Sci. STKE, 7 May 2002
Endocrinology Tackling the Link Between Stress and Alcohol
The chances of developing alcoholism throughout one's life are determined by a genetic predisposition and an individual's reaction to lifetime events, such a stress. The corticotropin-releasing hormone (CRH) system regulates endocrine responses to stress and mediates stress-related behavior. To better understand the molecular and cellular mechanism underlying stress-induced alcohol drinking Sillaber et al. created knockout mice lacking CRH1 receptors. Crhr1–/– mice did not differ from wild-type mice in their basal alcohol intake and preference. However, after repeated stress episodes, the knockout mice gradually increased their alcohol consumption and kept it elevated for the rest of their life. This change in drinking behavior was accompanied by enhanced protein levels of the NR2B subunit of the N-methyl-D-aspartate receptor.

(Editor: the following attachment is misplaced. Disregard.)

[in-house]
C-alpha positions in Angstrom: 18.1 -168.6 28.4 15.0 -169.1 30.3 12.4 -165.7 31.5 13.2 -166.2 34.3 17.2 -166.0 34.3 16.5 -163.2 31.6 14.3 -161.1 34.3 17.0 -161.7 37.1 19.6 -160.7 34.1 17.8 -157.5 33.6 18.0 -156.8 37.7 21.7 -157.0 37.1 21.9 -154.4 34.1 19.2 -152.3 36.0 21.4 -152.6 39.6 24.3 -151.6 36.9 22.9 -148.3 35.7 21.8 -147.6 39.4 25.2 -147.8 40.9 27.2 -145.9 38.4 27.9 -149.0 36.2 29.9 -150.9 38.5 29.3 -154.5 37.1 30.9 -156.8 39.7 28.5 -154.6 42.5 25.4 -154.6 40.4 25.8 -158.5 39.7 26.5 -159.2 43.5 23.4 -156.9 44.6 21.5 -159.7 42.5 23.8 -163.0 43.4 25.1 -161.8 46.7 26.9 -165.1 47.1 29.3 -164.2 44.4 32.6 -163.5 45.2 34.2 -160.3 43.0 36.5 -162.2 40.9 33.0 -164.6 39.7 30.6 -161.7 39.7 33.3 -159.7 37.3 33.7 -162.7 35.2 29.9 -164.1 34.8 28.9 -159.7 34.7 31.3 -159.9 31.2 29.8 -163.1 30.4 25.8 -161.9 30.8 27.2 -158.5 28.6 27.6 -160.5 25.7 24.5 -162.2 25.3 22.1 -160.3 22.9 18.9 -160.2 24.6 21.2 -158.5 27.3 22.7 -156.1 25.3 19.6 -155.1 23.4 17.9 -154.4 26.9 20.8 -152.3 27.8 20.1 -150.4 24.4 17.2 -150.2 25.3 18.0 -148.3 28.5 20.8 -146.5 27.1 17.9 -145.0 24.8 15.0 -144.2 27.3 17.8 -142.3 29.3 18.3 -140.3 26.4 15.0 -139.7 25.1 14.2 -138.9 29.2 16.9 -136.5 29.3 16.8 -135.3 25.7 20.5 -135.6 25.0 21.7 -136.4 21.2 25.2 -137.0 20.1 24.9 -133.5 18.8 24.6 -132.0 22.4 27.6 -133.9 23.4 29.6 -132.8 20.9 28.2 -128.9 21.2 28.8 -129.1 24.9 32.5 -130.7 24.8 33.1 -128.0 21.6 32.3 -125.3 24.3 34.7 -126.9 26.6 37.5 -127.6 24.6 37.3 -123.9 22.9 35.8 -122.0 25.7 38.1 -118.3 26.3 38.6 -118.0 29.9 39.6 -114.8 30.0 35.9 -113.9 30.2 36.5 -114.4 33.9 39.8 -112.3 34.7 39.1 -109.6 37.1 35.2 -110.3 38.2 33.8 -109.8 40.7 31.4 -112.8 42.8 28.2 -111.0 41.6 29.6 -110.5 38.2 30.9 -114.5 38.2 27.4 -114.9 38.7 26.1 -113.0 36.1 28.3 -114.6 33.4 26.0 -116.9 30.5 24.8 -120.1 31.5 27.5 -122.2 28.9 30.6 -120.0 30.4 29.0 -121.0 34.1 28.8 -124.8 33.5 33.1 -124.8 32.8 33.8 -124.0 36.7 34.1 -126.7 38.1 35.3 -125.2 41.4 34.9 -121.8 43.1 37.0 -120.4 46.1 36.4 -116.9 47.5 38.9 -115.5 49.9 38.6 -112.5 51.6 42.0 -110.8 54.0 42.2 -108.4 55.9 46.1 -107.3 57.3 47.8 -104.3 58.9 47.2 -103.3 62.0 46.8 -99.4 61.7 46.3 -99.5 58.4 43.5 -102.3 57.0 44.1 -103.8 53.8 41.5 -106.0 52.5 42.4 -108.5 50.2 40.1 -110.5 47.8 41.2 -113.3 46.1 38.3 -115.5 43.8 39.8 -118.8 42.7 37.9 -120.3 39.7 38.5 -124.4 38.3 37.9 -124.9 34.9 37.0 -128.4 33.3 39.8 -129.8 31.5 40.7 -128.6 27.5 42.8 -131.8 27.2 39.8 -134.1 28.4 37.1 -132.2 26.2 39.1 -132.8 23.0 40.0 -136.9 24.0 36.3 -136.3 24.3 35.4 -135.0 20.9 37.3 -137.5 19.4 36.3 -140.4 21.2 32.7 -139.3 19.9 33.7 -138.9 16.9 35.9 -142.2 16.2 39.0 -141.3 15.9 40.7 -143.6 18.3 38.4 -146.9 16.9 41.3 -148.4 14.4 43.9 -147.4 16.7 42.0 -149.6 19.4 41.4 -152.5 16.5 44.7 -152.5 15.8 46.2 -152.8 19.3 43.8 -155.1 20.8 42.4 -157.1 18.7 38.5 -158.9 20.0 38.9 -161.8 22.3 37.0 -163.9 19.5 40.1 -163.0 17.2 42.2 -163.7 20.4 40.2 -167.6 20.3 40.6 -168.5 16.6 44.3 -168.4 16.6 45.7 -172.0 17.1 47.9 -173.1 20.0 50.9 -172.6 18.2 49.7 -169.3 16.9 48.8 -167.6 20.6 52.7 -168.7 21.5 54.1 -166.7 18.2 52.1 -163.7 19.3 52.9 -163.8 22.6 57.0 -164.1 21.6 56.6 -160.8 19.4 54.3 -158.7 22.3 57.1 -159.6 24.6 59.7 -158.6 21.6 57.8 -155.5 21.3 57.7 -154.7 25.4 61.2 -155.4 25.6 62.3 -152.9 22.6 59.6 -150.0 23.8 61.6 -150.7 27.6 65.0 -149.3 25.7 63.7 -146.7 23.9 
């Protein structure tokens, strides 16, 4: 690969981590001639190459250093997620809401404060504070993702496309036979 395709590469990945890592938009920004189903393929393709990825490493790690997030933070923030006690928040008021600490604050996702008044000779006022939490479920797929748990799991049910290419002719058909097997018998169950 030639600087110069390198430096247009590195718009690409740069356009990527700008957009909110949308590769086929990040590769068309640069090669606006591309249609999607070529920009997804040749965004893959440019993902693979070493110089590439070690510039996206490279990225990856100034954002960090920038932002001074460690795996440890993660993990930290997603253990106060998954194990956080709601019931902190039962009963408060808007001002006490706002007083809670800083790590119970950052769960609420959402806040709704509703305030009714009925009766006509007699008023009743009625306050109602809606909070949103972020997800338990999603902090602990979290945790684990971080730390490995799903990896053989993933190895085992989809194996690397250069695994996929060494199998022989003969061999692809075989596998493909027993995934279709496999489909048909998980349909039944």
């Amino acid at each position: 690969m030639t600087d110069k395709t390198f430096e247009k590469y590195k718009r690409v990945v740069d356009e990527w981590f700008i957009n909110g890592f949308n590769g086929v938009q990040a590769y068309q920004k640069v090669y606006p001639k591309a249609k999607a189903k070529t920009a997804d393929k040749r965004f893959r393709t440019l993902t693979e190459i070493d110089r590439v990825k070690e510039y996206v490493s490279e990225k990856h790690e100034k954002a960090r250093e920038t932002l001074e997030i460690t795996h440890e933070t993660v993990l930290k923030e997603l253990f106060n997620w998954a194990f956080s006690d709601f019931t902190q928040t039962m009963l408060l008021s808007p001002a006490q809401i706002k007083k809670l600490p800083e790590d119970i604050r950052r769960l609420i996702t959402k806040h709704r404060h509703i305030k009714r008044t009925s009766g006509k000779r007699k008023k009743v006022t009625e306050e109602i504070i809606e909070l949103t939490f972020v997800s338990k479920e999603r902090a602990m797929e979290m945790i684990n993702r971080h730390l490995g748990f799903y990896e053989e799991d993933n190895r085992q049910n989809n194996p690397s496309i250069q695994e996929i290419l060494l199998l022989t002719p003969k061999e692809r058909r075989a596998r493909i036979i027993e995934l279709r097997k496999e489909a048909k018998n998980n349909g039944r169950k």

I. Sillaber, G. Rammes, S. Zimmermann, B. Mahal, W. Zieglgänsberger, W. Wurst, F. Holsboer, R. Spanagel, Enhanced and delayed stress-induced alcohol drinking in mice lacking functional CRH1 receptors. Science 296, 931-933 (2002). [Abstract] [Full Text]
Citation: Tackling the Link Between Stress and Alcohol. Sci. STKE 2002, tw170 (2002).
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